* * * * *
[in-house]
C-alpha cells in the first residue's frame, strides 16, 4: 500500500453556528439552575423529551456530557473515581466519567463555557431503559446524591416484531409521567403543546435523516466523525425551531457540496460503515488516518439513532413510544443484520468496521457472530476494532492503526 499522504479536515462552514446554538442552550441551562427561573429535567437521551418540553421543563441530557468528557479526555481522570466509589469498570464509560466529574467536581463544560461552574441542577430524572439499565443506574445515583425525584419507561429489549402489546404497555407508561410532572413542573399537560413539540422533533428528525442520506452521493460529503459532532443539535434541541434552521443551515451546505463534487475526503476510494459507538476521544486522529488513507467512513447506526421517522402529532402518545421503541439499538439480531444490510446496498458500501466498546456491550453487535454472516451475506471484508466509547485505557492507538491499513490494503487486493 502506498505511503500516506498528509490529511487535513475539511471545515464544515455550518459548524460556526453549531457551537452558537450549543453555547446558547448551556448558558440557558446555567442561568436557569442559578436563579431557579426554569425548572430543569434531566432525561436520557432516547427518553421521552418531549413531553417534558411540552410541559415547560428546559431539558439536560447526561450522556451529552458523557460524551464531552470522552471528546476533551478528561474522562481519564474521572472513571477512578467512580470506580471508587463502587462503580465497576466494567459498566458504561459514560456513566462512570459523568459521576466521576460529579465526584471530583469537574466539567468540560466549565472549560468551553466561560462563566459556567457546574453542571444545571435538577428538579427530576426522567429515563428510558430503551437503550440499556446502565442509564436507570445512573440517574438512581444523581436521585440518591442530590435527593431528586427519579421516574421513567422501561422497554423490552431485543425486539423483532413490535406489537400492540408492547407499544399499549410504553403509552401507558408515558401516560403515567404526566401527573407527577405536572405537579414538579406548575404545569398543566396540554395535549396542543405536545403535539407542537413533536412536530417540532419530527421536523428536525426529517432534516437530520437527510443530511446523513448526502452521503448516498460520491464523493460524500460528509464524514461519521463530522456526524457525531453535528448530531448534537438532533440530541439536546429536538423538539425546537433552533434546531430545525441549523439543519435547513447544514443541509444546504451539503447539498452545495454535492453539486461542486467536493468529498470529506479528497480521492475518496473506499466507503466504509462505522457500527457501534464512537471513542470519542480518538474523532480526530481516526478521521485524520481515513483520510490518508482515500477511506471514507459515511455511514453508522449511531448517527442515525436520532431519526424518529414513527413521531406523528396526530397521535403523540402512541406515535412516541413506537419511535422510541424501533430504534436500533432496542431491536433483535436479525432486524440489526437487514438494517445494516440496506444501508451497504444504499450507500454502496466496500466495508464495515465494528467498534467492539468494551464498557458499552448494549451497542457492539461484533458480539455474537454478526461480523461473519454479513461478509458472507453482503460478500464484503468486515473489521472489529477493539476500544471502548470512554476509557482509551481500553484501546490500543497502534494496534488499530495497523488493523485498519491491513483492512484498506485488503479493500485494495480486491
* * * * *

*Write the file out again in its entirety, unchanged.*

[in-house]
C-alpha cells in the first residue's frame, strides 16, 4: 500500500453556528439552575423529551456530557473515581466519567463555557431503559446524591416484531409521567403543546435523516466523525425551531457540496460503515488516518439513532413510544443484520468496521457472530476494532492503526 499522504479536515462552514446554538442552550441551562427561573429535567437521551418540553421543563441530557468528557479526555481522570466509589469498570464509560466529574467536581463544560461552574441542577430524572439499565443506574445515583425525584419507561429489549402489546404497555407508561410532572413542573399537560413539540422533533428528525442520506452521493460529503459532532443539535434541541434552521443551515451546505463534487475526503476510494459507538476521544486522529488513507467512513447506526421517522402529532402518545421503541439499538439480531444490510446496498458500501466498546456491550453487535454472516451475506471484508466509547485505557492507538491499513490494503487486493 502506498505511503500516506498528509490529511487535513475539511471545515464544515455550518459548524460556526453549531457551537452558537450549543453555547446558547448551556448558558440557558446555567442561568436557569442559578436563579431557579426554569425548572430543569434531566432525561436520557432516547427518553421521552418531549413531553417534558411540552410541559415547560428546559431539558439536560447526561450522556451529552458523557460524551464531552470522552471528546476533551478528561474522562481519564474521572472513571477512578467512580470506580471508587463502587462503580465497576466494567459498566458504561459514560456513566462512570459523568459521576466521576460529579465526584471530583469537574466539567468540560466549565472549560468551553466561560462563566459556567457546574453542571444545571435538577428538579427530576426522567429515563428510558430503551437503550440499556446502565442509564436507570445512573440517574438512581444523581436521585440518591442530590435527593431528586427519579421516574421513567422501561422497554423490552431485543425486539423483532413490535406489537400492540408492547407499544399499549410504553403509552401507558408515558401516560403515567404526566401527573407527577405536572405537579414538579406548575404545569398543566396540554395535549396542543405536545403535539407542537413533536412536530417540532419530527421536523428536525426529517432534516437530520437527510443530511446523513448526502452521503448516498460520491464523493460524500460528509464524514461519521463530522456526524457525531453535528448530531448534537438532533440530541439536546429536538423538539425546537433552533434546531430545525441549523439543519435547513447544514443541509444546504451539503447539498452545495454535492453539486461542486467536493468529498470529506479528497480521492475518496473506499466507503466504509462505522457500527457501534464512537471513542470519542480518538474523532480526530481516526478521521485524520481515513483520510490518508482515500477511506471514507459515511455511514453508522449511531448517527442515525436520532431519526424518529414513527413521531406523528396526530397521535403523540402512541406515535412516541413506537419511535422510541424501533430504534436500533432496542431491536433483535436479525432486524440489526437487514438494517445494516440496506444501508451497504444504499450507500454502496466496500466495508464495515465494528467498534467492539468494551464498557458499552448494549451497542457492539461484533458480539455474537454478526461480523461473519454479513461478509458472507453482503460478500464484503468486515473489521472489529477493539476500544471502548470512554476509557482509551481500553484501546490500543497502534494496534488499530495497523488493523485498519491491513483492512484498506485488503479493500485494495480486491